… This is one of several interesting questions being asked by Bitch writer Maya Schenwar in: Learning Curve … Radical “unschooling” moms are changing the stay-at-home landscape.
From the article:
Not long ago, homeschooling was thought of as the domain of hippie earth mothers letting their kids “do their own thing” or creationist Christians shielding their kids from monkey science and premarital sex. …
These days … parents are homeschooling for secular reasons as well as faith-based ones: quality of education, freedom to travel, their kids’ special needs, or simply a frustration with the educational system. Most significantly, many progressive parents are taking their kids’ education into their own hands to instill open-mindedness and social consciousness along with reading, science, and math.
For these parents, “unschooling” is an attractive option. In this approach to homeschooling, kids choose what they’ll study and investigate their questions outside the confines of a classroom. In traditional homeschooling, parents play the role of teachers, determining the curriculum, handing out assignments, and administering tests. Unschooling parents, on the other hand, act as facilitators, guiding their kids’ explorations. Even though the diy approach may appeal to progressives who identify with the anti-establishment ethos of the punk movement, homeschooling still raises tricky questions for progressive mothers.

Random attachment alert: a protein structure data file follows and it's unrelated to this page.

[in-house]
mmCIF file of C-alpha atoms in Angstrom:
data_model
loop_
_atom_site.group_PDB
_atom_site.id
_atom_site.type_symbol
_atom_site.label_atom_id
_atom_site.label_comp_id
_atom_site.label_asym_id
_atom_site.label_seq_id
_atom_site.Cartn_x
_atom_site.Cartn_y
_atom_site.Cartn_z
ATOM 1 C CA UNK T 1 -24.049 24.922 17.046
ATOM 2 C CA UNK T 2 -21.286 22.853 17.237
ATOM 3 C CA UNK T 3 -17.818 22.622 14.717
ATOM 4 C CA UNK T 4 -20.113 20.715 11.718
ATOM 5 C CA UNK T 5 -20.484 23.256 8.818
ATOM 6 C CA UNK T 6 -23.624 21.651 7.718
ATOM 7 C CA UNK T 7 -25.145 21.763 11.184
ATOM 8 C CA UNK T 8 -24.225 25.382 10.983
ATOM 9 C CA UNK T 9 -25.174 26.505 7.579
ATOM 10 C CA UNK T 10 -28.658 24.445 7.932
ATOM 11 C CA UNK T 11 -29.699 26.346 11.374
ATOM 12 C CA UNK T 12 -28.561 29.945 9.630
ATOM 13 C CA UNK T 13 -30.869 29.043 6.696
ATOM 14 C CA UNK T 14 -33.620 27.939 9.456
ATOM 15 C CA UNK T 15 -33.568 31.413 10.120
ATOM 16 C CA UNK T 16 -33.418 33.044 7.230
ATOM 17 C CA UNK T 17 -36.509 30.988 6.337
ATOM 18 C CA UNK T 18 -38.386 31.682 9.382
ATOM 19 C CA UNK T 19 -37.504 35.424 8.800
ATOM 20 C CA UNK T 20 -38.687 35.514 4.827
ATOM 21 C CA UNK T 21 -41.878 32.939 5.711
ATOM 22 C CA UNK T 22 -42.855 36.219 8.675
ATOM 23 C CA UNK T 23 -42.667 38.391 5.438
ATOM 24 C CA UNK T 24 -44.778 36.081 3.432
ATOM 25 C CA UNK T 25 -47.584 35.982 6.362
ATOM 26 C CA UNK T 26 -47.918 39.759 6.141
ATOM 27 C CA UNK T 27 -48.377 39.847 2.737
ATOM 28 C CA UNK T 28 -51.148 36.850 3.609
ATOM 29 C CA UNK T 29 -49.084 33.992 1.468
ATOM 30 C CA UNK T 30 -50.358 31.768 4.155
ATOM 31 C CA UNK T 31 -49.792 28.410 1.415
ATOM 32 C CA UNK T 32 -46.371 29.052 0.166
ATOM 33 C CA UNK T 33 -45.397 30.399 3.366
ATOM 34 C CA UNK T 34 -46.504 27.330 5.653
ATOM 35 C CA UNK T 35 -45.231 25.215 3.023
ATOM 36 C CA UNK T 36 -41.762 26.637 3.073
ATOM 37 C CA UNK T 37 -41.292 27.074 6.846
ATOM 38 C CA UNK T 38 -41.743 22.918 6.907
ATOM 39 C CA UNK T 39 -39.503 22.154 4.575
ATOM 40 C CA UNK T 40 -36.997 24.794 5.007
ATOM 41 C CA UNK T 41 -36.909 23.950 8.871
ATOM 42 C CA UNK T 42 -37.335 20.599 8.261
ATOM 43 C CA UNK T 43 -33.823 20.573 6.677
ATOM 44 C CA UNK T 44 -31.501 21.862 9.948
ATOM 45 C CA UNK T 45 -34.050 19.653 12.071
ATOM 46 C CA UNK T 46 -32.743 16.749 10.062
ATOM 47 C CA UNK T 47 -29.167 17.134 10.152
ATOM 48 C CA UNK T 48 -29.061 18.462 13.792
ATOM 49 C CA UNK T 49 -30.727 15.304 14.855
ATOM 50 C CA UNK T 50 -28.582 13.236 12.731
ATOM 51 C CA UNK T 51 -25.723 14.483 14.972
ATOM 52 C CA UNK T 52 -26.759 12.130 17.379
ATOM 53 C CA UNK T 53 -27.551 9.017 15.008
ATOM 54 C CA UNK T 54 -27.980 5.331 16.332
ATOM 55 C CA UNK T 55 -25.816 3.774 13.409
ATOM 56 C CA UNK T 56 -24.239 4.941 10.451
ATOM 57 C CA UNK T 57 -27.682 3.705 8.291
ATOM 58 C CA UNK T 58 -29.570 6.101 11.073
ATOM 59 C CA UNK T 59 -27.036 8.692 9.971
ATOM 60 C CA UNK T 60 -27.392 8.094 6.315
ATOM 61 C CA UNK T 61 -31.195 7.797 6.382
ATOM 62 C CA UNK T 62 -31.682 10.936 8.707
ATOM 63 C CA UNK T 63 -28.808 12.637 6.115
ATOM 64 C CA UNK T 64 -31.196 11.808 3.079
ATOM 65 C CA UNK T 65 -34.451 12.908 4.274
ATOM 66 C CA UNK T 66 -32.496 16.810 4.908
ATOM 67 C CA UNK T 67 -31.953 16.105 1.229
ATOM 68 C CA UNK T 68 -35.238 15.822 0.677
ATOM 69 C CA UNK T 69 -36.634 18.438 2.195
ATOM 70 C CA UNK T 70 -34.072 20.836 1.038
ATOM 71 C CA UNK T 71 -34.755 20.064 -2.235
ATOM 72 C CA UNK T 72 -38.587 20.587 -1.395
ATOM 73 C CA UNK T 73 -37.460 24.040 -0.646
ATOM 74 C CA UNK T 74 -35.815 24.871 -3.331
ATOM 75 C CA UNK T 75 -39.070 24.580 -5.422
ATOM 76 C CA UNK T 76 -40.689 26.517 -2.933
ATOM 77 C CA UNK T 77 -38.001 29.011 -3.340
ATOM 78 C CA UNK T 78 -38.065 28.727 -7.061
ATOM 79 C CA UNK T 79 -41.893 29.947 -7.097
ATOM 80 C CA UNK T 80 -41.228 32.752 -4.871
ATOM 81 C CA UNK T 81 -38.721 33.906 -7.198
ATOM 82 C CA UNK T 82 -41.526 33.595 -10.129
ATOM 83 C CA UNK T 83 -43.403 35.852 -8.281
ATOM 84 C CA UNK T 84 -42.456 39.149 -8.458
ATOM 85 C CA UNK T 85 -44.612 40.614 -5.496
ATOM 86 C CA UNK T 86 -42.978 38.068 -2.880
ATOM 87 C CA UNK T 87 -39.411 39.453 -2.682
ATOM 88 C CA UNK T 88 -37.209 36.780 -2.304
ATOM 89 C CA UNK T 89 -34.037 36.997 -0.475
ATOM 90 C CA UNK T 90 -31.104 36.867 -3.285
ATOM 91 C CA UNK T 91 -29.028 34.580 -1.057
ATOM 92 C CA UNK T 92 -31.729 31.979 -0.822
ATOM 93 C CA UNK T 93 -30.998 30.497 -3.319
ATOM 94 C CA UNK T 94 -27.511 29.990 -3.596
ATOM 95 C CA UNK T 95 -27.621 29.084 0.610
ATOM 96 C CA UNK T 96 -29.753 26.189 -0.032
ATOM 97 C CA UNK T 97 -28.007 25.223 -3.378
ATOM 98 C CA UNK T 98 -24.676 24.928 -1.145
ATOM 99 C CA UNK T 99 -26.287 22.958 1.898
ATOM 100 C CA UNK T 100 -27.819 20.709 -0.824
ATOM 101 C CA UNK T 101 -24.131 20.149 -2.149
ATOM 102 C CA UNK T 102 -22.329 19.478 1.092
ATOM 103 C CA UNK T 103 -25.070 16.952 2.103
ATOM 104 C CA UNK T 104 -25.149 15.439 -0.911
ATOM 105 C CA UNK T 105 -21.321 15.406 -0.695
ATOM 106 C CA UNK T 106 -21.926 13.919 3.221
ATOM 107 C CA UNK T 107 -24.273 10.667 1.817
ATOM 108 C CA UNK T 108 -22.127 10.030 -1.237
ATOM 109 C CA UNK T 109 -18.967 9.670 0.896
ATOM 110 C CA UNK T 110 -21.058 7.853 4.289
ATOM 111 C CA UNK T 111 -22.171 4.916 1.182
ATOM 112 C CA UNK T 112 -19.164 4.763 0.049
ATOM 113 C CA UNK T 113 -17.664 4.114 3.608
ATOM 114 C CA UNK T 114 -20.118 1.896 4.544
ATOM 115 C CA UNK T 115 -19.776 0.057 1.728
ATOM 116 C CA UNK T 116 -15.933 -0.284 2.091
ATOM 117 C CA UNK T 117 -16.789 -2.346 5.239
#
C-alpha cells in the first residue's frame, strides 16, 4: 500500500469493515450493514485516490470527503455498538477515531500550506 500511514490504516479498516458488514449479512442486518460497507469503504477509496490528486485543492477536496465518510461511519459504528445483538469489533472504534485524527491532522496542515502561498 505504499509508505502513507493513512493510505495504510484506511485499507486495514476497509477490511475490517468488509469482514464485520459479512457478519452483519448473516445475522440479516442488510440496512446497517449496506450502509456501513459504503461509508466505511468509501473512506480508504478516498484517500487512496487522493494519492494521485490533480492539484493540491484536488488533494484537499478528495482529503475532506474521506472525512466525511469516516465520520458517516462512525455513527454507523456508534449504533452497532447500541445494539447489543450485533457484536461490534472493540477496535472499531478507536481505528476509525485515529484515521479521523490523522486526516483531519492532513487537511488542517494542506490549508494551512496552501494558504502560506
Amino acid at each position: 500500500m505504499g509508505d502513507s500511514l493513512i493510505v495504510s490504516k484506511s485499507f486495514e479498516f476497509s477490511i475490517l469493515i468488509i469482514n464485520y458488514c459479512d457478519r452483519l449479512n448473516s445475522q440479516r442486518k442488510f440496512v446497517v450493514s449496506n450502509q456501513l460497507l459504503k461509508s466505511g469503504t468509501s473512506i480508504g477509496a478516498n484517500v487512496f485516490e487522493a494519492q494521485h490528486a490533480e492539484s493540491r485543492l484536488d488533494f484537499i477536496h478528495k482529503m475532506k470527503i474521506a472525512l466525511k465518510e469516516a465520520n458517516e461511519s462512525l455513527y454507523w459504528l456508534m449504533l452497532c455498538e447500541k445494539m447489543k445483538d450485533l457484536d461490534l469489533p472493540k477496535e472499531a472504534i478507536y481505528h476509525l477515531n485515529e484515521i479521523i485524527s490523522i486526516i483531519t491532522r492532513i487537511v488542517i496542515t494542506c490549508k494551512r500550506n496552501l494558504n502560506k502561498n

Namely, this one: Can women trade their careers for their families without sacrificing a few of their feminist values–the very values that inspired many of them to homeschool in the first place? It’s no wonder that punk feminist moms like Kim Campbell, who has homeschooled her kids for seven years, occasionally feel like walking oxymorons.
As the feminist homeschooling movement gains momentum, mothers will increasingly be faced with tough, identity-defining questions: Does being a feminist mean you have to have a paid job? What does it mean to raise a feminist kid? Is there a feminist definition of success, and should there be? It’s important to keep in mind that a homeschooling mom is many things besides a homeschooling mom–even if she can’t stop talking about her kid’s latest papier-mâché dinosaur. Forging these more complex identities entails recognizing all the hats they wear besides “homeschooler.”…
This puts a very fine point on the questionable balance between progressive ideals for women (the men are somehow not involved in this process) and the privilege issue in homeschooling: You can homeschool because either mom and dad are high SES or because your family lives in a trailer and staying home is OK with mom.
Hat Tip: Mme piggy